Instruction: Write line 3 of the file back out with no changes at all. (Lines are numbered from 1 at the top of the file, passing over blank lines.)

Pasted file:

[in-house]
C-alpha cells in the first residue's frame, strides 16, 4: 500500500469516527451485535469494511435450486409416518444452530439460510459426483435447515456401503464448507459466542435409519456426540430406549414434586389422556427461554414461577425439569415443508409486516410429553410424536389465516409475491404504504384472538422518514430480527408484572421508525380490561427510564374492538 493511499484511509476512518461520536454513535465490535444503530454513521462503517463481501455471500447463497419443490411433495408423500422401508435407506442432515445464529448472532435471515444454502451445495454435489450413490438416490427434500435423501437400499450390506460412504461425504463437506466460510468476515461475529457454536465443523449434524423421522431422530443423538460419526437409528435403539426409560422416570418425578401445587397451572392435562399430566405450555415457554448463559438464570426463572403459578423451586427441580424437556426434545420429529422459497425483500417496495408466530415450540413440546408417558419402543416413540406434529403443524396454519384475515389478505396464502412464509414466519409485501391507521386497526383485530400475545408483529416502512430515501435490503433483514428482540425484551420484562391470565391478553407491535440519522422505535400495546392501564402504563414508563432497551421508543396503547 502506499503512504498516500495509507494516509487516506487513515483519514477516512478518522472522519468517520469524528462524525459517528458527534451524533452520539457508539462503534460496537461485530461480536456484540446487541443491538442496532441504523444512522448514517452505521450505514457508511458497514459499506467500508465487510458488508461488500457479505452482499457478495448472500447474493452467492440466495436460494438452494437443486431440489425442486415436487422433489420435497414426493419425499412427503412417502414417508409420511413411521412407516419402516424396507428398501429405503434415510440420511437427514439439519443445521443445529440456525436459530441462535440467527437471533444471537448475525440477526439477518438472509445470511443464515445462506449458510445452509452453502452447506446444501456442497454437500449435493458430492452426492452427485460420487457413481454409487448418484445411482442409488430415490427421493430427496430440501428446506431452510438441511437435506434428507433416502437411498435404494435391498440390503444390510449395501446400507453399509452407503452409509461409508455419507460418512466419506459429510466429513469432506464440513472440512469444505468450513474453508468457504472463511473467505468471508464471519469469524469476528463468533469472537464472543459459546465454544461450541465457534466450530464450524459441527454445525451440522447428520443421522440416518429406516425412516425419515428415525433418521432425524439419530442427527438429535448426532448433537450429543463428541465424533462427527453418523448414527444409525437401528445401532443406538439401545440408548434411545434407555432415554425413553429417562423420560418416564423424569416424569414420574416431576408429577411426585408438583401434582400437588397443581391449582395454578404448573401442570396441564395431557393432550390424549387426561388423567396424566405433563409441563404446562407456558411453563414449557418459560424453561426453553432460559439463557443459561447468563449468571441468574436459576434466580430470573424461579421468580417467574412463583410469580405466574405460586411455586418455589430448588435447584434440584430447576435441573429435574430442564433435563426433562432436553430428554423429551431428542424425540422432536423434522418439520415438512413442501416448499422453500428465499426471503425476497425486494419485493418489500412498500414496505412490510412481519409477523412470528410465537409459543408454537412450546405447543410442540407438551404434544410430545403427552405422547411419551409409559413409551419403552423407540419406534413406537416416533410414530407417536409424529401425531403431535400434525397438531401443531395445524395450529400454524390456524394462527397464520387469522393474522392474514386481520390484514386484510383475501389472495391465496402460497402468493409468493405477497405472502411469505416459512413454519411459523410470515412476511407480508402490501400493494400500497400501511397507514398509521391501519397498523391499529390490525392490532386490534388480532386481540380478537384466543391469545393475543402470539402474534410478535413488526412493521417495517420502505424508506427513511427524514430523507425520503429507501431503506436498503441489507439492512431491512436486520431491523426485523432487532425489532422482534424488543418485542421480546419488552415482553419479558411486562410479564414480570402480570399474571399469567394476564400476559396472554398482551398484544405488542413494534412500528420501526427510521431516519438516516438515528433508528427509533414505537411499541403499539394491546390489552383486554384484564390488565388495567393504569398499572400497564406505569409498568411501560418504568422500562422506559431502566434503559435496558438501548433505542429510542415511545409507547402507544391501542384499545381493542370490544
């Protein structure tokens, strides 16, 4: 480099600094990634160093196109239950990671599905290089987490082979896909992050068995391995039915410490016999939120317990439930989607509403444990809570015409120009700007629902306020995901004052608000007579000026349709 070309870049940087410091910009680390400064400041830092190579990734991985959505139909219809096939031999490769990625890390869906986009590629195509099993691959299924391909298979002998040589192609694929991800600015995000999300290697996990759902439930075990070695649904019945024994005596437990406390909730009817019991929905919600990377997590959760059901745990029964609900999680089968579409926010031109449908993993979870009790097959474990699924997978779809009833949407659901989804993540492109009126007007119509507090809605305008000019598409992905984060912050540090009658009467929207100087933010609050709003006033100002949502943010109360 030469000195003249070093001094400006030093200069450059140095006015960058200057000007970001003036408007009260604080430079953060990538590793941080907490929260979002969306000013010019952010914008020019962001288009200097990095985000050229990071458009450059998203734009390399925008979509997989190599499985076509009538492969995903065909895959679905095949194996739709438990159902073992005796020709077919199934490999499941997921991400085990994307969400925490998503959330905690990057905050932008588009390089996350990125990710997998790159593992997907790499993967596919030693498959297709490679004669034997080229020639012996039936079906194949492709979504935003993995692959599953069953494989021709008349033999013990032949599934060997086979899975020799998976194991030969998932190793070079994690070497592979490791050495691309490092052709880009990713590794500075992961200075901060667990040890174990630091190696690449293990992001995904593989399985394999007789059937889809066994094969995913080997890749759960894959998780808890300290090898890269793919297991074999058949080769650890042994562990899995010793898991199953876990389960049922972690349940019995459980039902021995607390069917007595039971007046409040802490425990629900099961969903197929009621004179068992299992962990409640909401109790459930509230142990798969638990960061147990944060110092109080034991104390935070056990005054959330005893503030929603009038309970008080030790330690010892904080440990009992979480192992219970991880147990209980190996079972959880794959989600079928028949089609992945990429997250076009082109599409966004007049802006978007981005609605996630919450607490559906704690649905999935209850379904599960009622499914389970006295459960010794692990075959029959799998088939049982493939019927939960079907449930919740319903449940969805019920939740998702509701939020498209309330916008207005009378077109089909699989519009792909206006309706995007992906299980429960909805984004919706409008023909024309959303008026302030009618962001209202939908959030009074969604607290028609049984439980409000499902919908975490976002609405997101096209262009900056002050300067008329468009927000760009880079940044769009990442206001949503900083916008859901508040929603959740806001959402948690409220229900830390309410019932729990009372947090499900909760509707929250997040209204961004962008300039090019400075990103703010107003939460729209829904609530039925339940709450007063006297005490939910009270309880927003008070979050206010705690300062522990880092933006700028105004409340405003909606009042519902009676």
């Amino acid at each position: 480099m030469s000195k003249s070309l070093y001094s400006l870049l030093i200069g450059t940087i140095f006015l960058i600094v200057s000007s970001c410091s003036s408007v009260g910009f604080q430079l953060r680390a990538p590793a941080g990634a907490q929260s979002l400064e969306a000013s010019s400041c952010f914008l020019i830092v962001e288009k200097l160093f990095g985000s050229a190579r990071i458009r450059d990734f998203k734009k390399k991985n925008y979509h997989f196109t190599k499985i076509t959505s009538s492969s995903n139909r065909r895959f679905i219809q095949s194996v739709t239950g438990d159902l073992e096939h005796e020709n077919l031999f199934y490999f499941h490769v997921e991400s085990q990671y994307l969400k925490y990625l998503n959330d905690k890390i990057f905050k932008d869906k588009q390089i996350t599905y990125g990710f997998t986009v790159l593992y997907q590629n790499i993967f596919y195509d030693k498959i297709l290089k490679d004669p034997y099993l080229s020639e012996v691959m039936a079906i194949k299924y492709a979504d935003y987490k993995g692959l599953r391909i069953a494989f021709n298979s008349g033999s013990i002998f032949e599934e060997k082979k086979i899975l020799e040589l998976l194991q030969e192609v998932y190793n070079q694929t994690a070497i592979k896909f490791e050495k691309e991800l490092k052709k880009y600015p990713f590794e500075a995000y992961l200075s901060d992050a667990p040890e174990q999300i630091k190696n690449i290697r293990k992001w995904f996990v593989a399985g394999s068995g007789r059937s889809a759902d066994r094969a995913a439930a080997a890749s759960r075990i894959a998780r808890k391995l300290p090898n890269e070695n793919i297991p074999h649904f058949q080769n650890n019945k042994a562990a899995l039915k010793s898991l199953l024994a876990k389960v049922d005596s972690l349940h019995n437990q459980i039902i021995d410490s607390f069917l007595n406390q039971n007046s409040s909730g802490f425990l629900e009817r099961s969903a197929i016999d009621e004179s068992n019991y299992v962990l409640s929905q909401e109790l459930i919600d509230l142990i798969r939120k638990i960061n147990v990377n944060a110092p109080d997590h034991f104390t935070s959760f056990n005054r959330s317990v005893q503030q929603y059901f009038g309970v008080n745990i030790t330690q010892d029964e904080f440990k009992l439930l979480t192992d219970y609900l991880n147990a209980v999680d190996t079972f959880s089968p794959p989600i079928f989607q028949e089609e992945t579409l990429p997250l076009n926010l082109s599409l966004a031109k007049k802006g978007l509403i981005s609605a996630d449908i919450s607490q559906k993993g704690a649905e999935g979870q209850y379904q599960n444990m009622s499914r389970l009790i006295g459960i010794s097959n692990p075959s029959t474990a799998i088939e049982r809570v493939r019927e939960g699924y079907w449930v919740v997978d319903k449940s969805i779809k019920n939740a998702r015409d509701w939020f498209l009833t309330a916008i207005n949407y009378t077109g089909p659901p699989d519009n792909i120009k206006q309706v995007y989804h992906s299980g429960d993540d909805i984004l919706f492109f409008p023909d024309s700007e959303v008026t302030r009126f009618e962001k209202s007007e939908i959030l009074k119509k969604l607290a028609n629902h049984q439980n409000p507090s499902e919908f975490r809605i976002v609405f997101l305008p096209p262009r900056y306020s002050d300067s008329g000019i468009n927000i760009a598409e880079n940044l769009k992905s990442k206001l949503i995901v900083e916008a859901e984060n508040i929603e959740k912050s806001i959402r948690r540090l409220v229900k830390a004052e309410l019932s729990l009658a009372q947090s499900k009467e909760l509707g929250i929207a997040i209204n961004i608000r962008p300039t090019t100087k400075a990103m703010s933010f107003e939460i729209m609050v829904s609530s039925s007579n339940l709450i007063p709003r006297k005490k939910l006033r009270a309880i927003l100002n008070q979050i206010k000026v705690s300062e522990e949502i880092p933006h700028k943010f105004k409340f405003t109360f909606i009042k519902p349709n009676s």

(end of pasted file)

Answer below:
């Protein structure tokens, strides 16, 4: 480099600094990634160093196109239950990671599905290089987490082979896909992050068995391995039915410490016999939120317990439930989607509403444990809570015409120009700007629902306020995901004052608000007579000026349709 070309870049940087410091910009680390400064400041830092190579990734991985959505139909219809096939031999490769990625890390869906986009590629195509099993691959299924391909298979002998040589192609694929991800600015995000999300290697996990759902439930075990070695649904019945024994005596437990406390909730009817019991929905919600990377997590959760059901745990029964609900999680089968579409926010031109449908993993979870009790097959474990699924997978779809009833949407659901989804993540492109009126007007119509507090809605305008000019598409992905984060912050540090009658009467929207100087933010609050709003006033100002949502943010109360 030469000195003249070093001094400006030093200069450059140095006015960058200057000007970001003036408007009260604080430079953060990538590793941080907490929260979002969306000013010019952010914008020019962001288009200097990095985000050229990071458009450059998203734009390399925008979509997989190599499985076509009538492969995903065909895959679905095949194996739709438990159902073992005796020709077919199934490999499941997921991400085990994307969400925490998503959330905690990057905050932008588009390089996350990125990710997998790159593992997907790499993967596919030693498959297709490679004669034997080229020639012996039936079906194949492709979504935003993995692959599953069953494989021709008349033999013990032949599934060997086979899975020799998976194991030969998932190793070079994690070497592979490791050495691309490092052709880009990713590794500075992961200075901060667990040890174990630091190696690449293990992001995904593989399985394999007789059937889809066994094969995913080997890749759960894959998780808890300290090898890269793919297991074999058949080769650890042994562990899995010793898991199953876990389960049922972690349940019995459980039902021995607390069917007595039971007046409040802490425990629900099961969903197929009621004179068992299992962990409640909401109790459930509230142990798969638990960061147990944060110092109080034991104390935070056990005054959330005893503030929603009038309970008080030790330690010892904080440990009992979480192992219970991880147990209980190996079972959880794959989600079928028949089609992945990429997250076009082109599409966004007049802006978007981005609605996630919450607490559906704690649905999935209850379904599960009622499914389970006295459960010794692990075959029959799998088939049982493939019927939960079907449930919740319903449940969805019920939740998702509701939020498209309330916008207005009378077109089909699989519009792909206006309706995007992906299980429960909805984004919706409008023909024309959303008026302030009618962001209202939908959030009074969604607290028609049984439980409000499902919908975490976002609405997101096209262009900056002050300067008329468009927000760009880079940044769009990442206001949503900083916008859901508040929603959740806001959402948690409220229900830390309410019932729990009372947090499900909760509707929250997040209204961004962008300039090019400075990103703010107003939460729209829904609530039925339940709450007063006297005490939910009270309880927003008070979050206010705690300062522990880092933006700028105004409340405003909606009042519902009676």